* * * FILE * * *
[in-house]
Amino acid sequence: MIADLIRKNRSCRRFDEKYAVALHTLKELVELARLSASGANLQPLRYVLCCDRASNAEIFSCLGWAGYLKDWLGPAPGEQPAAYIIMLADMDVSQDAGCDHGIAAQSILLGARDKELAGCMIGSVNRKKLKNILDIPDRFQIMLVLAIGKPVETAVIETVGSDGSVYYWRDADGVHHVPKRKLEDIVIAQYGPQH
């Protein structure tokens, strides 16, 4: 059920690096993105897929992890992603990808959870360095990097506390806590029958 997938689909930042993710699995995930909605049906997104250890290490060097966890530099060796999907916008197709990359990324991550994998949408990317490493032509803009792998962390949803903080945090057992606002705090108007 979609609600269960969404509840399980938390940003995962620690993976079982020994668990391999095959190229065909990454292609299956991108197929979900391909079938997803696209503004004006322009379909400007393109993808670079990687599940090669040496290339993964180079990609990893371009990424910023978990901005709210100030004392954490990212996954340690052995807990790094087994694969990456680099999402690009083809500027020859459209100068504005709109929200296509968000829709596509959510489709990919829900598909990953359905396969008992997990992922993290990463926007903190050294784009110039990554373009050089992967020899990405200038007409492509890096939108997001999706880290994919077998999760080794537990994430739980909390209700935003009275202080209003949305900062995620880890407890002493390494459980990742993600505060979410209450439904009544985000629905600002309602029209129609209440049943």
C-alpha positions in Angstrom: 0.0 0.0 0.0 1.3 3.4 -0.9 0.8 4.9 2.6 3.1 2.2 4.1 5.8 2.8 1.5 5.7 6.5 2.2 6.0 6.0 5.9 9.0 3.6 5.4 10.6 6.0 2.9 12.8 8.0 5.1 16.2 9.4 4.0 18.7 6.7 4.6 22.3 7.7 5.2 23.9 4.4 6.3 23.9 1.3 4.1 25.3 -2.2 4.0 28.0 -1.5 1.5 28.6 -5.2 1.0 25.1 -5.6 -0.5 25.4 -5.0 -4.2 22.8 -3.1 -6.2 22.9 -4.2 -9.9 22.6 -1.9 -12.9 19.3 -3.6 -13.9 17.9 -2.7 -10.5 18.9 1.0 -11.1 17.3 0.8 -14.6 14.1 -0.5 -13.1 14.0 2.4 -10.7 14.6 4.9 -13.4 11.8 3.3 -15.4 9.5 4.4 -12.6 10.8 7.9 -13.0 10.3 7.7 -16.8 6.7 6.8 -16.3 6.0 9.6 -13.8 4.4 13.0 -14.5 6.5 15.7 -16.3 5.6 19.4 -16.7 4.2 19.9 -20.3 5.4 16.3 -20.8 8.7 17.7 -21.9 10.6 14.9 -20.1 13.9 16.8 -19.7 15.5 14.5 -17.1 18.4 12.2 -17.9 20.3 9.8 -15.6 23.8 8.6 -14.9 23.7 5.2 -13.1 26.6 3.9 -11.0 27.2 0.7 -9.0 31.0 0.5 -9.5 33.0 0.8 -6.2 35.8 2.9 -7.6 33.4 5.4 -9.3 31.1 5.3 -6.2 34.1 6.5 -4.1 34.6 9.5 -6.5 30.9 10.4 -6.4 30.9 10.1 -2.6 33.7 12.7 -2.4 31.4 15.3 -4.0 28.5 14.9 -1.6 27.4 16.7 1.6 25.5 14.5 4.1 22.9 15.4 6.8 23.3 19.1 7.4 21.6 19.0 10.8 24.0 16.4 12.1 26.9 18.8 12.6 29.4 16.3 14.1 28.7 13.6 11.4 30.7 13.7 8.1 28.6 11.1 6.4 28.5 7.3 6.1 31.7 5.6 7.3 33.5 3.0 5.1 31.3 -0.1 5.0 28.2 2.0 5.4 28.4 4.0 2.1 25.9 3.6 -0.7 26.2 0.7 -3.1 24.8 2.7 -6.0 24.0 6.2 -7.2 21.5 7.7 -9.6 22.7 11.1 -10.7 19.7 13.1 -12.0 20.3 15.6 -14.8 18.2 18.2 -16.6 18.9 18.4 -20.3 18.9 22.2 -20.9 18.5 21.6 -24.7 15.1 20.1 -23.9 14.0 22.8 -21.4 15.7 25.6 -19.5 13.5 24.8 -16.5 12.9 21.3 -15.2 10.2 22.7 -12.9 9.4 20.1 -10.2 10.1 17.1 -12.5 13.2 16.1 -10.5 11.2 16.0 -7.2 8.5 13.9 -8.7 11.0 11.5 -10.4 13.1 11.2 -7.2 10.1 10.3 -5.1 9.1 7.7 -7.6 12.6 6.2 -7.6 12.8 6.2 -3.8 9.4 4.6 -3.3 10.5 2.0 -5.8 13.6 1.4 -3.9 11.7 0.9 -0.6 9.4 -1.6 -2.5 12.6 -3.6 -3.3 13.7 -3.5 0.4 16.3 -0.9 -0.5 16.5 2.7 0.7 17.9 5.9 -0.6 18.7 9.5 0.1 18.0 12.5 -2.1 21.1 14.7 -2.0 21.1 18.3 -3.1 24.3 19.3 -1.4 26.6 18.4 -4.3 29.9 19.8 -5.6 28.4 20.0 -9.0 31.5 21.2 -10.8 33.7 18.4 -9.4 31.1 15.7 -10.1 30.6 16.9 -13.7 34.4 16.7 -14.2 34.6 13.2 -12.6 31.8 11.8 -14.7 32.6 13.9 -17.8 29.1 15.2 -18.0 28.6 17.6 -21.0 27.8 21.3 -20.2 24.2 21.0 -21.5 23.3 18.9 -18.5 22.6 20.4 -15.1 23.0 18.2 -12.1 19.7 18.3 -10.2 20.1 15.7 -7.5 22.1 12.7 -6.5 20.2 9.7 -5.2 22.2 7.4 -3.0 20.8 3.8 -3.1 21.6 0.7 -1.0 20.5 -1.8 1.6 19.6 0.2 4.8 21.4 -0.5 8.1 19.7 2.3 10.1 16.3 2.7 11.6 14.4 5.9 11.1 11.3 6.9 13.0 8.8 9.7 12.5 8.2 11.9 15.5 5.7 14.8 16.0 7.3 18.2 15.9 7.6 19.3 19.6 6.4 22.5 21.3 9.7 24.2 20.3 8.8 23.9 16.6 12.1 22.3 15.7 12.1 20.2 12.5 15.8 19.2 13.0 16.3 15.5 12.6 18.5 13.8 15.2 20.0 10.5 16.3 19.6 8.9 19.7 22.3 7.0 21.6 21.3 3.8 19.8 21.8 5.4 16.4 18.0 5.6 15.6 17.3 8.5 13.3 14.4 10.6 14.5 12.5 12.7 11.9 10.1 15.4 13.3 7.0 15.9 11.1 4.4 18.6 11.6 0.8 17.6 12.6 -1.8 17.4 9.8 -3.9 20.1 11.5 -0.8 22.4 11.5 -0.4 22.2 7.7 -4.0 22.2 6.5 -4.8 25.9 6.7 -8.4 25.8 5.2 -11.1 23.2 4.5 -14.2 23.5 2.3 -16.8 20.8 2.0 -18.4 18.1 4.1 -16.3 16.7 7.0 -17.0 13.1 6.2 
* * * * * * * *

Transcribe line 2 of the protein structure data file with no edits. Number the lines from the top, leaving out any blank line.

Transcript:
Amino acid sequence: MIADLIRKNRSCRRFDEKYAVALHTLKELVELARLSASGANLQPLRYVLCCDRASNAEIFSCLGWAGYLKDWLGPAPGEQPAAYIIMLADMDVSQDAGCDHGIAAQSILLGARDKELAGCMIGSVNRKKLKNILDIPDRFQIMLVLAIGKPVETAVIETVGSDGSVYYWRDADGVHHVPKRKLEDIVIAQYGPQH